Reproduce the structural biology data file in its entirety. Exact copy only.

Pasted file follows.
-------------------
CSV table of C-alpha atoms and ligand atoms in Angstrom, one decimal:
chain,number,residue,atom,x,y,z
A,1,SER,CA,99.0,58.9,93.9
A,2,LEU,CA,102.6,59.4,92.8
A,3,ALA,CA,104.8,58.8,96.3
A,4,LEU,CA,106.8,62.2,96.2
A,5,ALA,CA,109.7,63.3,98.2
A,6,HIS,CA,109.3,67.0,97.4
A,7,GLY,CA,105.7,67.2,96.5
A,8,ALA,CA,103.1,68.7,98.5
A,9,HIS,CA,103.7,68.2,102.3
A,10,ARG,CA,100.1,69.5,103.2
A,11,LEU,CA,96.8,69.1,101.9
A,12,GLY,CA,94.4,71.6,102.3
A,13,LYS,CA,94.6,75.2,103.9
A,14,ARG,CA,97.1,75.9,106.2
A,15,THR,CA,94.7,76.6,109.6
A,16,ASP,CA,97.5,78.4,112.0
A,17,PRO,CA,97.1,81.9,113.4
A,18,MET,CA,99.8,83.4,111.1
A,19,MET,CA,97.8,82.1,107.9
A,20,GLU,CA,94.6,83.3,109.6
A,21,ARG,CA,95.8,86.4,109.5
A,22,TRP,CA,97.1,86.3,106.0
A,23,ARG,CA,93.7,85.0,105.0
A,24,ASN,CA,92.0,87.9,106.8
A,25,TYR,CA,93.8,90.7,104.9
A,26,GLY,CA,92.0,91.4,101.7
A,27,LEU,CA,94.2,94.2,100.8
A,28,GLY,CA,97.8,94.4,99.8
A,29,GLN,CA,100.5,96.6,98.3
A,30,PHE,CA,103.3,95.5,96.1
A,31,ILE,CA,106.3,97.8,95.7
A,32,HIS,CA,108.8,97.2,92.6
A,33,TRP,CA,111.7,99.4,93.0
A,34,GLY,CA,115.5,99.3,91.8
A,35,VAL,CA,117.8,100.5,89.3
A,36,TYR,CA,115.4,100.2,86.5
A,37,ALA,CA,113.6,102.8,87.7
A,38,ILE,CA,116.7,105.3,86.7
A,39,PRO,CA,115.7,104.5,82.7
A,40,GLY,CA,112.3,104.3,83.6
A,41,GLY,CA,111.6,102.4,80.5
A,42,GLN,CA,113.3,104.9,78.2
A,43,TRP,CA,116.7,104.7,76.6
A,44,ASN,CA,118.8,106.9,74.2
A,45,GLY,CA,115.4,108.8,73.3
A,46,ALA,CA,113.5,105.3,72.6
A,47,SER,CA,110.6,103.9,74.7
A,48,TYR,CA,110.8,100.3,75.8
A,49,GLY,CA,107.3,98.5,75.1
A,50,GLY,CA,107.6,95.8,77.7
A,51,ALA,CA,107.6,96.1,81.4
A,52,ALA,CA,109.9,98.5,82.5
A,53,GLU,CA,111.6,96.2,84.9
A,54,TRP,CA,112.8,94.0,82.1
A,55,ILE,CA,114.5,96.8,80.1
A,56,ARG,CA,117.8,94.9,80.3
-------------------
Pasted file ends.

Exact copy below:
CSV table of C-alpha atoms and ligand atoms in Angstrom, one decimal:
chain,number,residue,atom,x,y,z
A,1,SER,CA,99.0,58.9,93.9
A,2,LEU,CA,102.6,59.4,92.8
A,3,ALA,CA,104.8,58.8,96.3
A,4,LEU,CA,106.8,62.2,96.2
A,5,ALA,CA,109.7,63.3,98.2
A,6,HIS,CA,109.3,67.0,97.4
A,7,GLY,CA,105.7,67.2,96.5
A,8,ALA,CA,103.1,68.7,98.5
A,9,HIS,CA,103.7,68.2,102.3
A,10,ARG,CA,100.1,69.5,103.2
A,11,LEU,CA,96.8,69.1,101.9
A,12,GLY,CA,94.4,71.6,102.3
A,13,LYS,CA,94.6,75.2,103.9
A,14,ARG,CA,97.1,75.9,106.2
A,15,THR,CA,94.7,76.6,109.6
A,16,ASP,CA,97.5,78.4,112.0
A,17,PRO,CA,97.1,81.9,113.4
A,18,MET,CA,99.8,83.4,111.1
A,19,MET,CA,97.8,82.1,107.9
A,20,GLU,CA,94.6,83.3,109.6
A,21,ARG,CA,95.8,86.4,109.5
A,22,TRP,CA,97.1,86.3,106.0
A,23,ARG,CA,93.7,85.0,105.0
A,24,ASN,CA,92.0,87.9,106.8
A,25,TYR,CA,93.8,90.7,104.9
A,26,GLY,CA,92.0,91.4,101.7
A,27,LEU,CA,94.2,94.2,100.8
A,28,GLY,CA,97.8,94.4,99.8
A,29,GLN,CA,100.5,96.6,98.3
A,30,PHE,CA,103.3,95.5,96.1
A,31,ILE,CA,106.3,97.8,95.7
A,32,HIS,CA,108.8,97.2,92.6
A,33,TRP,CA,111.7,99.4,93.0
A,34,GLY,CA,115.5,99.3,91.8
A,35,VAL,CA,117.8,100.5,89.3
A,36,TYR,CA,115.4,100.2,86.5
A,37,ALA,CA,113.6,102.8,87.7
A,38,ILE,CA,116.7,105.3,86.7
A,39,PRO,CA,115.7,104.5,82.7
A,40,GLY,CA,112.3,104.3,83.6
A,41,GLY,CA,111.6,102.4,80.5
A,42,GLN,CA,113.3,104.9,78.2
A,43,TRP,CA,116.7,104.7,76.6
A,44,ASN,CA,118.8,106.9,74.2
A,45,GLY,CA,115.4,108.8,73.3
A,46,ALA,CA,113.5,105.3,72.6
A,47,SER,CA,110.6,103.9,74.7
A,48,TYR,CA,110.8,100.3,75.8
A,49,GLY,CA,107.3,98.5,75.1
A,50,GLY,CA,107.6,95.8,77.7
A,51,ALA,CA,107.6,96.1,81.4
A,52,ALA,CA,109.9,98.5,82.5
A,53,GLU,CA,111.6,96.2,84.9
A,54,TRP,CA,112.8,94.0,82.1
A,55,ILE,CA,114.5,96.8,80.1
A,56,ARG,CA,117.8,94.9,80.3